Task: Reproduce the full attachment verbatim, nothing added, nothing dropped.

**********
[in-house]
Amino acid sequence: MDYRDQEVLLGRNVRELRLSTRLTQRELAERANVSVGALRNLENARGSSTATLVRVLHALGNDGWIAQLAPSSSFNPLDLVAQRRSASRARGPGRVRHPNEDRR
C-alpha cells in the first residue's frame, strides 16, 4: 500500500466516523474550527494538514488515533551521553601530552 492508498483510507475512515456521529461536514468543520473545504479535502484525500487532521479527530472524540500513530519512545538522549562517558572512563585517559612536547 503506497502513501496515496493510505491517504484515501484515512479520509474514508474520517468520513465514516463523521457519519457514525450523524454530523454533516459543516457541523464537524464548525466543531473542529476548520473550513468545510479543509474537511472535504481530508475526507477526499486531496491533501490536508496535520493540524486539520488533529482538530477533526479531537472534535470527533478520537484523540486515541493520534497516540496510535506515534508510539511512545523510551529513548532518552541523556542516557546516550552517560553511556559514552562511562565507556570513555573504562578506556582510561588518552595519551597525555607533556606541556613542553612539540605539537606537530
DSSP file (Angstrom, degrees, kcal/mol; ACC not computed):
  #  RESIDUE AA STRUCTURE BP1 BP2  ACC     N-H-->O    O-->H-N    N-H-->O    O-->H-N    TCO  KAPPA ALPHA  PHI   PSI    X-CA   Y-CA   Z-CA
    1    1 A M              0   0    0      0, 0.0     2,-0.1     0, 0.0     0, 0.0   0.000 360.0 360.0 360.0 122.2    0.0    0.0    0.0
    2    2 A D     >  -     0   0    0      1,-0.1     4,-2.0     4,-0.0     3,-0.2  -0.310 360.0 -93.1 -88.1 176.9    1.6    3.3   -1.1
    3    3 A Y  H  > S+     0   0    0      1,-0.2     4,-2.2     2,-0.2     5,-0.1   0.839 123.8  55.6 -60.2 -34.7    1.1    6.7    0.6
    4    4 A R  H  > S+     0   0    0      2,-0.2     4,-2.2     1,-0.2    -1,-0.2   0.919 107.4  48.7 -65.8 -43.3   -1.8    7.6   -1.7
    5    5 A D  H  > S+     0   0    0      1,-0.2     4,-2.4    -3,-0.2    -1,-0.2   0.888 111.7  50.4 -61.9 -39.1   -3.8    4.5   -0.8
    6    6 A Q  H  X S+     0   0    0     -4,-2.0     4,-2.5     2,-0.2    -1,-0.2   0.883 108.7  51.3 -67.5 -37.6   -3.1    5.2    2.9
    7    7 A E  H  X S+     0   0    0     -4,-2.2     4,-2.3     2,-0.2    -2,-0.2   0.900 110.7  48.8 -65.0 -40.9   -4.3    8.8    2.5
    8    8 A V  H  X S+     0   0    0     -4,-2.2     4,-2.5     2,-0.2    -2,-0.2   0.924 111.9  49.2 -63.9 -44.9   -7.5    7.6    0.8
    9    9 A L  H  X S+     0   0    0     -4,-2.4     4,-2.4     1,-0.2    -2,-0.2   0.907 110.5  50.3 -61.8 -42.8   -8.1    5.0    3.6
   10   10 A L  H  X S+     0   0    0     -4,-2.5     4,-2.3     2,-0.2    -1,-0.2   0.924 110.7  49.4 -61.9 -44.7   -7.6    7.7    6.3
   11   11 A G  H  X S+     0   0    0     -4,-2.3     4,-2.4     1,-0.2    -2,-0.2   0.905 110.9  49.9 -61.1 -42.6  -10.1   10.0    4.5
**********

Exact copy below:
[in-house]
Amino acid sequence: MDYRDQEVLLGRNVRELRLSTRLTQRELAERANVSVGALRNLENARGSSTATLVRVLHALGNDGWIAQLAPSSSFNPLDLVAQRRSASRARGPGRVRHPNEDRR
C-alpha cells in the first residue's frame, strides 16, 4: 500500500466516523474550527494538514488515533551521553601530552 492508498483510507475512515456521529461536514468543520473545504479535502484525500487532521479527530472524540500513530519512545538522549562517558572512563585517559612536547 503506497502513501496515496493510505491517504484515501484515512479520509474514508474520517468520513465514516463523521457519519457514525450523524454530523454533516459543516457541523464537524464548525466543531473542529476548520473550513468545510479543509474537511472535504481530508475526507477526499486531496491533501490536508496535520493540524486539520488533529482538530477533526479531537472534535470527533478520537484523540486515541493520534497516540496510535506515534508510539511512545523510551529513548532518552541523556542516557546516550552517560553511556559514552562511562565507556570513555573504562578506556582510561588518552595519551597525555607533556606541556613542553612539540605539537606537530
DSSP file (Angstrom, degrees, kcal/mol; ACC not computed):
  #  RESIDUE AA STRUCTURE BP1 BP2  ACC     N-H-->O    O-->H-N    N-H-->O    O-->H-N    TCO  KAPPA ALPHA  PHI   PSI    X-CA   Y-CA   Z-CA
    1    1 A M              0   0    0      0, 0.0     2,-0.1     0, 0.0     0, 0.0   0.000 360.0 360.0 360.0 122.2    0.0    0.0    0.0
    2    2 A D     >  -     0   0    0      1,-0.1     4,-2.0     4,-0.0     3,-0.2  -0.310 360.0 -93.1 -88.1 176.9    1.6    3.3   -1.1
    3    3 A Y  H  > S+     0   0    0      1,-0.2     4,-2.2     2,-0.2     5,-0.1   0.839 123.8  55.6 -60.2 -34.7    1.1    6.7    0.6
    4    4 A R  H  > S+     0   0    0      2,-0.2     4,-2.2     1,-0.2    -1,-0.2   0.919 107.4  48.7 -65.8 -43.3   -1.8    7.6   -1.7
    5    5 A D  H  > S+     0   0    0      1,-0.2     4,-2.4    -3,-0.2    -1,-0.2   0.888 111.7  50.4 -61.9 -39.1   -3.8    4.5   -0.8
    6    6 A Q  H  X S+     0   0    0     -4,-2.0     4,-2.5     2,-0.2    -1,-0.2   0.883 108.7  51.3 -67.5 -37.6   -3.1    5.2    2.9
    7    7 A E  H  X S+     0   0    0     -4,-2.2     4,-2.3     2,-0.2    -2,-0.2   0.900 110.7  48.8 -65.0 -40.9   -4.3    8.8    2.5
    8    8 A V  H  X S+     0   0    0     -4,-2.2     4,-2.5     2,-0.2    -2,-0.2   0.924 111.9  49.2 -63.9 -44.9   -7.5    7.6    0.8
    9    9 A L  H  X S+     0   0    0     -4,-2.4     4,-2.4     1,-0.2    -2,-0.2   0.907 110.5  50.3 -61.8 -42.8   -8.1    5.0    3.6
   10   10 A L  H  X S+     0   0    0     -4,-2.5     4,-2.3     2,-0.2    -1,-0.2   0.924 110.7  49.4 -61.9 -44.7   -7.6    7.7    6.3
   11   11 A G  H  X S+     0   0    0     -4,-2.3     4,-2.4     1,-0.2    -2,-0.2   0.905 110.9  49.9 -61.1 -42.6  -10.1   10.0    4.5